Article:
● Jaw discomfort
● Increased heart rate
Other nicotine products can also cause a racing heart, nervousness and headaches. If a person thinks they are experiencing nicotine poisoning, they need to contact poison control or seek emergency medical help.
Nicotine may interact with some other drugs or medications. Nicotine may cause benzodiazepines to be less effective. If a person is taking birth control pills, nicotine may increase the risk of blood clots forming.
Nicotine is addictive and is the main psychoactive substance in tobacco, which means it alters the way the brain works. According to the National Institute on Drug Abuse (NIDA), most people who smoke smoke regularly due to nicotine addiction.
Smoking is the most common preventable cause of death. Smoking damages almost every organ in the body and increases the risk of serious health problems, including heart disease, stroke and lung cancer.
Nicotine does not cause cancer, but tobacco smoke contains at least 69 carcinogenic chemicals, which means they are carcinogenic chemicals.
Are e-cigarettes and vaping devices safe?
An electronic nicotine delivery system, which one can call an e-cigarette or vaporizer, is a small portable device that heats a liquid into steam. The liquid usually contains nicotine as well as solvents and flavorings.
E-cigarettes containing nicotine are not suitable for pregnant women because nicotine may cause prenatal developmental problems.
The U.S. Food and Drug Administration (FDA) has released a report from trusted sources on the potential dangers of using vaporized products containing tetrahydrocannabinol (THC), a component of marijuana.
The U.S. Food and Drug Administration also warns against using any e-cigarette products of unknown origin or purchased on the street. There have been more than 1,000 reports of serious lung injury due to the use of vaping products.
Currently, there is a lot that is unknown about e-cigarettes, including the chemicals they may contain and their effects on health.
If people are using e-cigarettes to help quit smoking, other methods may be a better option.
Nicotine dependence treatment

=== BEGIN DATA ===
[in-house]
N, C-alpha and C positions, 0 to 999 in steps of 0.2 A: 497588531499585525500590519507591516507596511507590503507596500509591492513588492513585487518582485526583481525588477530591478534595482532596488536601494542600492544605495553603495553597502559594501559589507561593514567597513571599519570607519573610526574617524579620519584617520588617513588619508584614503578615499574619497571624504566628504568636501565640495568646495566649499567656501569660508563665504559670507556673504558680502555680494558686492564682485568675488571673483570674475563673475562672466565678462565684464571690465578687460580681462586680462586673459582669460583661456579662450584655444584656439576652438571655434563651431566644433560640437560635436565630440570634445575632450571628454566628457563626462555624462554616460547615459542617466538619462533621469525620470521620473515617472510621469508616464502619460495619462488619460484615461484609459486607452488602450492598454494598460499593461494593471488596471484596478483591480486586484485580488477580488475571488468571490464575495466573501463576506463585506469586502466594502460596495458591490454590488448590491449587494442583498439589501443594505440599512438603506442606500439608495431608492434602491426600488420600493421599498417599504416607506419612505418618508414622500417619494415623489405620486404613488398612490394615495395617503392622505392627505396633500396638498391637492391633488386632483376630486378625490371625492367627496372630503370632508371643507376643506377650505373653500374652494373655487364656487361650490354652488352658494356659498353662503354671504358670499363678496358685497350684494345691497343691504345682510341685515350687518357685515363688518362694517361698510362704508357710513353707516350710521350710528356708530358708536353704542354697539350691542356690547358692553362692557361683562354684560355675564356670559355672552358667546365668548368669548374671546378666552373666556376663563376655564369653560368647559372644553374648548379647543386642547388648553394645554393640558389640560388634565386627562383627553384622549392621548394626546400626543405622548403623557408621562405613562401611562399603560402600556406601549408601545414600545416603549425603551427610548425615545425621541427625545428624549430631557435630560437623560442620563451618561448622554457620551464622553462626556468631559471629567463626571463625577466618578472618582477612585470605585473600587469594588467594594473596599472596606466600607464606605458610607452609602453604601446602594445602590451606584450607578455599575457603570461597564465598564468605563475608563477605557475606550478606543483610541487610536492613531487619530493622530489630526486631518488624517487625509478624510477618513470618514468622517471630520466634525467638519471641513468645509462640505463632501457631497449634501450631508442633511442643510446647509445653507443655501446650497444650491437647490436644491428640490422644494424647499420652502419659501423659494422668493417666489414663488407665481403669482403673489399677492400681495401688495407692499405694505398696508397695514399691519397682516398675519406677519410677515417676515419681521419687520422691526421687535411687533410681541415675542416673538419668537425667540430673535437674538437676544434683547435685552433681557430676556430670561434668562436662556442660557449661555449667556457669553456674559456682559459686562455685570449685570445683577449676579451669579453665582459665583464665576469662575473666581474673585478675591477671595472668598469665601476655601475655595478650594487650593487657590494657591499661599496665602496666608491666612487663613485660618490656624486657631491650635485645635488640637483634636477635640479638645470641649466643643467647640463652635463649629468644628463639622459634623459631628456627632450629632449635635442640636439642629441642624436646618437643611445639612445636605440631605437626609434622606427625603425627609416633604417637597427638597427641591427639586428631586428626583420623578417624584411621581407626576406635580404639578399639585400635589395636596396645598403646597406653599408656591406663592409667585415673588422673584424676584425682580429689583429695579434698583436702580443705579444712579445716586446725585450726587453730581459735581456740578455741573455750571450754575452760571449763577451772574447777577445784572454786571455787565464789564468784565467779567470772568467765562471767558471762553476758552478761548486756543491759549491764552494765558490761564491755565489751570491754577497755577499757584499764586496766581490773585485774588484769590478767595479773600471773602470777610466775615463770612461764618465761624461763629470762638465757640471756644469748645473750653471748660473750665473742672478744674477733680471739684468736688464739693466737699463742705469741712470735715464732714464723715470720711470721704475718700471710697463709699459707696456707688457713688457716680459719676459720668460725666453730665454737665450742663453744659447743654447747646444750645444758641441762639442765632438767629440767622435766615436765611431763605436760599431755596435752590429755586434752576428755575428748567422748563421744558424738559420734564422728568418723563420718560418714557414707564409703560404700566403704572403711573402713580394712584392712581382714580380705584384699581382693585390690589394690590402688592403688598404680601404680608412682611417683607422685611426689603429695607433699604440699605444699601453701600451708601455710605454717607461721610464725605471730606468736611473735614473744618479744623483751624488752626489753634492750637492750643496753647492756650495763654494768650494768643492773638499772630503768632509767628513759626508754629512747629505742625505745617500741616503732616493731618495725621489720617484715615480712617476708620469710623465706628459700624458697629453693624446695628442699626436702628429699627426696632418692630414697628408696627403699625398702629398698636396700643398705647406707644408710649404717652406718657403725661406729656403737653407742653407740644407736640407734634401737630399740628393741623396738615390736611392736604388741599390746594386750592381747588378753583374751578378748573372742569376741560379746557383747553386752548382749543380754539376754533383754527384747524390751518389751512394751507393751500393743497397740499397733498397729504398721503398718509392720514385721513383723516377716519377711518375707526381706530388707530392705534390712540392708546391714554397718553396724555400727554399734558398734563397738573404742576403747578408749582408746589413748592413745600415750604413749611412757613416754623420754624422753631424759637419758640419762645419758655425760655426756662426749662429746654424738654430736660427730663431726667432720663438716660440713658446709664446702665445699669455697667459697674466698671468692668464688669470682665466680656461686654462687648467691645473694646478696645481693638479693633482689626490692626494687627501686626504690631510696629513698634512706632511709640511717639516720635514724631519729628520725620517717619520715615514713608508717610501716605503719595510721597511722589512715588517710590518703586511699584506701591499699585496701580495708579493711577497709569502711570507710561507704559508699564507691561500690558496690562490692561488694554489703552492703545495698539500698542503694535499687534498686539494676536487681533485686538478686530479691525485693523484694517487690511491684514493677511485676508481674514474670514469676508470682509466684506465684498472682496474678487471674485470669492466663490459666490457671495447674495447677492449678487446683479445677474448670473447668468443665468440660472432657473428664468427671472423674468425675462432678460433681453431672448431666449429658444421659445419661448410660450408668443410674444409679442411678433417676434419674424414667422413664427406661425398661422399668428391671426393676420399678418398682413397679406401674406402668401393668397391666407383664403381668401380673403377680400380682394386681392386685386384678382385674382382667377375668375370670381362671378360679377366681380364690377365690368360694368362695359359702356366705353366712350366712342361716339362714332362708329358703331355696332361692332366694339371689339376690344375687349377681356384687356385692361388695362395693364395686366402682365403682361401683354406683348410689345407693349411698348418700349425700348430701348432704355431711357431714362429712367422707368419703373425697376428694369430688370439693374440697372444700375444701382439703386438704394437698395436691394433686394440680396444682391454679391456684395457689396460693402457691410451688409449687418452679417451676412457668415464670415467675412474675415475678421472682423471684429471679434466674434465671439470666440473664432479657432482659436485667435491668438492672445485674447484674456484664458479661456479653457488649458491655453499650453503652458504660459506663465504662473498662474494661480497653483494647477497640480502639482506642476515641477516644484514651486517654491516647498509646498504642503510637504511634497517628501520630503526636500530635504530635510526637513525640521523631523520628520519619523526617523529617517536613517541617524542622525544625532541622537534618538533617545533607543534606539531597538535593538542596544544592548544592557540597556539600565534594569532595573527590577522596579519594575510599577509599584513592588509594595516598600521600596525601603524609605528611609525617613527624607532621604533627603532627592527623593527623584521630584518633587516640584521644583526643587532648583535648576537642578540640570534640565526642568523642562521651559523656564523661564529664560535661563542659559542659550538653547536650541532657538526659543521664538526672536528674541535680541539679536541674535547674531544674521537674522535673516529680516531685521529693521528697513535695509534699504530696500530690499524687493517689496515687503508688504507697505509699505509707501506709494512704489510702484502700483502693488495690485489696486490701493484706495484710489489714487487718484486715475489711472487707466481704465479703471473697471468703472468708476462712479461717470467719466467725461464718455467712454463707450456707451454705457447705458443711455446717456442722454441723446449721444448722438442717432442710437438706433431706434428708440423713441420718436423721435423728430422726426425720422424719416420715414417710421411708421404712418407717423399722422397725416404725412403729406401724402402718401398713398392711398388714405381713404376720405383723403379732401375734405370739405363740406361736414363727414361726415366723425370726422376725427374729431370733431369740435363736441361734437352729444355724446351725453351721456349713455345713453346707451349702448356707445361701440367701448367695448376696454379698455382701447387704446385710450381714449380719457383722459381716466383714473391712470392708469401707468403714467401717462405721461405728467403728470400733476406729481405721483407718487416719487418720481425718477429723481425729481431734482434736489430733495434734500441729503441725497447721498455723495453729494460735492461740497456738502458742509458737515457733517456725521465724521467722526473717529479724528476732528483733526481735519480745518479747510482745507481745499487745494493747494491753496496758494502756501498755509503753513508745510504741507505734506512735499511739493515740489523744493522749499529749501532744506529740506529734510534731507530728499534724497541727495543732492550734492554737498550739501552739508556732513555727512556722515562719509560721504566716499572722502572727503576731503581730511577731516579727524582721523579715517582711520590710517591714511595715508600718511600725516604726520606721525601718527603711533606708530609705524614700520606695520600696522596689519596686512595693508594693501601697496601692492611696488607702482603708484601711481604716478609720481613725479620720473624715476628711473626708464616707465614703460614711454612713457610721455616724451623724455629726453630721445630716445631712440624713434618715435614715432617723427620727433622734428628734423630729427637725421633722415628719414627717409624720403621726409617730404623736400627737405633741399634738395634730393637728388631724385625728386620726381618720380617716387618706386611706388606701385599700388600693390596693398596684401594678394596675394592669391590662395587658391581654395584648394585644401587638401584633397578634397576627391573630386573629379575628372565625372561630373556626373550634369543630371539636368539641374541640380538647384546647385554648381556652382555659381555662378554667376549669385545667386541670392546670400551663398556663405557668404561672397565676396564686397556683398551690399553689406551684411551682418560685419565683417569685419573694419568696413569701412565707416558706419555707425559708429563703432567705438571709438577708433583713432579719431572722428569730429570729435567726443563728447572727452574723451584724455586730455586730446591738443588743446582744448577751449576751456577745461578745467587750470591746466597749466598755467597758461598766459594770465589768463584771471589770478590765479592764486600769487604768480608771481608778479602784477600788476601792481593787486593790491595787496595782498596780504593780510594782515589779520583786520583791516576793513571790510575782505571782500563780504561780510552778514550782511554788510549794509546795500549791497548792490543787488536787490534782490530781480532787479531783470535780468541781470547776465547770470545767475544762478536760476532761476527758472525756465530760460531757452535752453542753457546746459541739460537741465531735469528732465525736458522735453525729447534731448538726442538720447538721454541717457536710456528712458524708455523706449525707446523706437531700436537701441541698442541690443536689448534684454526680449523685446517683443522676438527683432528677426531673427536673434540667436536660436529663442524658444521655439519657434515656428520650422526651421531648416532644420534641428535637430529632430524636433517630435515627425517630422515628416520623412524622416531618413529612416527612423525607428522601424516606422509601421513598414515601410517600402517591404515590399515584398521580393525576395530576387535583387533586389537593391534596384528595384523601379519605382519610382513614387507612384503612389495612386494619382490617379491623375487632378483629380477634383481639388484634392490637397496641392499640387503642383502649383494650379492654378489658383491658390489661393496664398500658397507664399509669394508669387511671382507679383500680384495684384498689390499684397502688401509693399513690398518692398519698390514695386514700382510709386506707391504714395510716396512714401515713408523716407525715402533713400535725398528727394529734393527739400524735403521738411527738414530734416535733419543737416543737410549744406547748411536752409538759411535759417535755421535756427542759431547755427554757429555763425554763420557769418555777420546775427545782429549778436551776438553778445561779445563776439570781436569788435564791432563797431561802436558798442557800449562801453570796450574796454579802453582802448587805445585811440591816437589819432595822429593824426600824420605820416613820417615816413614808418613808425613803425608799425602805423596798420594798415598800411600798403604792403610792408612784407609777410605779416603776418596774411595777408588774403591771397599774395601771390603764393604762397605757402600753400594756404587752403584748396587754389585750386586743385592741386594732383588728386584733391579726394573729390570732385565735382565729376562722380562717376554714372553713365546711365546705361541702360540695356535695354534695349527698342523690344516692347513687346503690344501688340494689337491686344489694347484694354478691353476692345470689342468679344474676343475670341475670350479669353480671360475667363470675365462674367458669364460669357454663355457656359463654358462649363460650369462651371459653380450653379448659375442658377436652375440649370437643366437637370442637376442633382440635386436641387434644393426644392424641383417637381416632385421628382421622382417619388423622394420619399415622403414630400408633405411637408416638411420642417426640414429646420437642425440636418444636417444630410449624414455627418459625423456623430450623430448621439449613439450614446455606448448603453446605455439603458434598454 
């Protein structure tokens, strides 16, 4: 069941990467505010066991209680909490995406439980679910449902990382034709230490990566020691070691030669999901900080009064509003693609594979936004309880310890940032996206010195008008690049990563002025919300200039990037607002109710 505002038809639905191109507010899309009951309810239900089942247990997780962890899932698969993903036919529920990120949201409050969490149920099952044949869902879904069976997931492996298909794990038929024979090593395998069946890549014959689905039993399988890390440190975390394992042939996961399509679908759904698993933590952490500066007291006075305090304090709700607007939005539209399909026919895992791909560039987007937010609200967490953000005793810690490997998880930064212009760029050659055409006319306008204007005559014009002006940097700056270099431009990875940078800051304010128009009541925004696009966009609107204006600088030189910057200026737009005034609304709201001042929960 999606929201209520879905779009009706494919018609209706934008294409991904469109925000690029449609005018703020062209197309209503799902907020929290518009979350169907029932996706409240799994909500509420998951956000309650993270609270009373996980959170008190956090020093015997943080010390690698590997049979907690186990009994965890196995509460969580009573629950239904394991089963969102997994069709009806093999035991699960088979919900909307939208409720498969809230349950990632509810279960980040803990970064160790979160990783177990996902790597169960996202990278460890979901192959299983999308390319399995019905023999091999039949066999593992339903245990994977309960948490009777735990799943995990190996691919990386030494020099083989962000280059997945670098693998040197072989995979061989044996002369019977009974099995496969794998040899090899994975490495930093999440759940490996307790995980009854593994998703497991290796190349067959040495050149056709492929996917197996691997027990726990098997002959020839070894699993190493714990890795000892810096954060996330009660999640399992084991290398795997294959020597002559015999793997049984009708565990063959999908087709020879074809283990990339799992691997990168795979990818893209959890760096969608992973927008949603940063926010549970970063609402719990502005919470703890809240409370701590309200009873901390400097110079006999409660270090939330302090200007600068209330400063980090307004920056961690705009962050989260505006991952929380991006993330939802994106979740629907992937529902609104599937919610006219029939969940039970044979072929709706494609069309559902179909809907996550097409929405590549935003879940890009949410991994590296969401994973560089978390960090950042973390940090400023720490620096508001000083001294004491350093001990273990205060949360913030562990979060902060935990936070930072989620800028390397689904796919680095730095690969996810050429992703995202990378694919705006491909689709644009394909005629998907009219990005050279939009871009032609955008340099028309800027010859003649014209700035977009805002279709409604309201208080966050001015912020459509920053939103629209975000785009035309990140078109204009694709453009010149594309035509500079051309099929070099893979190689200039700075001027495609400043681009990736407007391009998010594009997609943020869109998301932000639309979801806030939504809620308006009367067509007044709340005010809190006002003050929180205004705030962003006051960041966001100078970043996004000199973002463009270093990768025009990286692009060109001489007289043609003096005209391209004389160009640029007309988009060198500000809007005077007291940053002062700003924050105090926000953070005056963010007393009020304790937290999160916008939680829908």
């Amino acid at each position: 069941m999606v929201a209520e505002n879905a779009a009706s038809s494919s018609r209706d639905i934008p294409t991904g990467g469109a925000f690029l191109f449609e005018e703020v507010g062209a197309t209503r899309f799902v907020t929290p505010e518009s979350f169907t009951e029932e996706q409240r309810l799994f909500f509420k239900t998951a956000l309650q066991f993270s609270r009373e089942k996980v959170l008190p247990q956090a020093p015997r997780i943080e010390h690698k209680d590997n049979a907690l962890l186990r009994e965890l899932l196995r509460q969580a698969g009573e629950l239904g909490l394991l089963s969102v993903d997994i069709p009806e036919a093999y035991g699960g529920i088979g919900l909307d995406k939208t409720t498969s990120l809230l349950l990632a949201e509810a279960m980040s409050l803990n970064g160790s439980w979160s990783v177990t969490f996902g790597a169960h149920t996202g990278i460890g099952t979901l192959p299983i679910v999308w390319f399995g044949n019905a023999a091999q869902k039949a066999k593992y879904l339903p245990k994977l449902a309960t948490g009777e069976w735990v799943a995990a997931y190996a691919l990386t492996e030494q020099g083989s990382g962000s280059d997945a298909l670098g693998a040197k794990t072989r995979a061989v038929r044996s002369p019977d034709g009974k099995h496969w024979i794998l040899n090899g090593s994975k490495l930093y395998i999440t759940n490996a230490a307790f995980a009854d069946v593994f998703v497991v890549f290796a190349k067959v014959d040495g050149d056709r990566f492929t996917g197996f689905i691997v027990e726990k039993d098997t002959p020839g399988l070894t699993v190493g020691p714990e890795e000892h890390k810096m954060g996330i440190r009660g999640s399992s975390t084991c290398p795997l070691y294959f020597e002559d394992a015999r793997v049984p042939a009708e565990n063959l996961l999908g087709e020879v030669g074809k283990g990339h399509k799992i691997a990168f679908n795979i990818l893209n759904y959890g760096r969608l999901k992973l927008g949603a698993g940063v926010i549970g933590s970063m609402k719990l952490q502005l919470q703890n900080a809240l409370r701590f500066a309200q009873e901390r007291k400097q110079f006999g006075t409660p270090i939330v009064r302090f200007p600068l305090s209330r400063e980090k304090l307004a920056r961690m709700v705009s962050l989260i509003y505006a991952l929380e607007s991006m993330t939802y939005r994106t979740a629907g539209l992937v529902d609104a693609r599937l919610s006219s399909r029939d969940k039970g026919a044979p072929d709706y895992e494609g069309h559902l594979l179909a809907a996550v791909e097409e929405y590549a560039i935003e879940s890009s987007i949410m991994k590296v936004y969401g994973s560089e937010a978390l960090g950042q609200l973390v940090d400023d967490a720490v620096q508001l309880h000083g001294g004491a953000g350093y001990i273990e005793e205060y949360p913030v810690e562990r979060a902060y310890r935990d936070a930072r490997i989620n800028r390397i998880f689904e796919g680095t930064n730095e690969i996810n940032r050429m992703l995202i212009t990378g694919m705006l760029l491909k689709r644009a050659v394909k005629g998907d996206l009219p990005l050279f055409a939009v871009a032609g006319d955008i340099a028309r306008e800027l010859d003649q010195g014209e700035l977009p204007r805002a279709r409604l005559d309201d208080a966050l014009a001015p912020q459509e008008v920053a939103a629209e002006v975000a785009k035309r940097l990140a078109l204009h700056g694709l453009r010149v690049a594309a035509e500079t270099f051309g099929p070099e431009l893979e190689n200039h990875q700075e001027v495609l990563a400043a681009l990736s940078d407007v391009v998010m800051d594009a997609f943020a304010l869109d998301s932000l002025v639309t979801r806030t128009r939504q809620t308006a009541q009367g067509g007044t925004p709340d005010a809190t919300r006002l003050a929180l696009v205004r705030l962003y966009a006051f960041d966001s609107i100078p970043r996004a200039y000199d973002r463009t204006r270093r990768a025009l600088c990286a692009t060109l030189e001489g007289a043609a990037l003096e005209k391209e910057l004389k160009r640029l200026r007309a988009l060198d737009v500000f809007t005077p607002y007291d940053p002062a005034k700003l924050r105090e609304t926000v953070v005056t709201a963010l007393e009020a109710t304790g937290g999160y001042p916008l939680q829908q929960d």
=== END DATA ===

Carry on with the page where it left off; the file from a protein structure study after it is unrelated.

According to NIDA, a 2020 survey found that approximately 23.6 million people age 12 and older had experienced nicotine dependence in the past 30 days. Treatment for nicotine dependence may include:
1. Nicotine replacement therapy
Nicotine replacement therapy (NRT) provides people with small amounts of nicotine that attaches to some of the body’s nicotine receptors to reduce cravings.
NRT may include nicotine patches, sprays, lozenges, or chewing gum. Fda-approved NRT is the least harmful type of nicotine product.
Certain medications may also help treat nicotine dependence.
Bupropion, a drug that affects brain chemicals, is just as effective as NRT in helping people quit smoking.
Varenicline is a drug that stimulates specific nicotine receptors, but to a lesser extent than nicotine. According to Quit 18, it may be more effective than bupropion in helping people quit smoking.
3. Counseling and psychological support
Studies have shown that combining NRT or smoking cessation drugs with behavioral therapy is more effective in helping people quit smoking.
People may choose to talk to a mental health professional for advice or use psychotherapy, such as cognitive behavioral therapy (CBT). Mindfulness, help lines, automated text messages and self-help materials can also help people quit smoking.
Nicotine is a highly addictive substance in tobacco products and the reason many people smoke. It may cause side effects such as dizziness, a racing heart, and headaches.
It is also a toxic substance that can cause poisoning. If people suspect they have nicotine poisoning, they will need immediate medical help.
Nicotine may also lead to more frequent use of tobacco products, such as cigarettes, which can cause serious health problems.
Medications, nicotine replacement therapy, and behavioral therapy can help people stop using products that contain nicotine.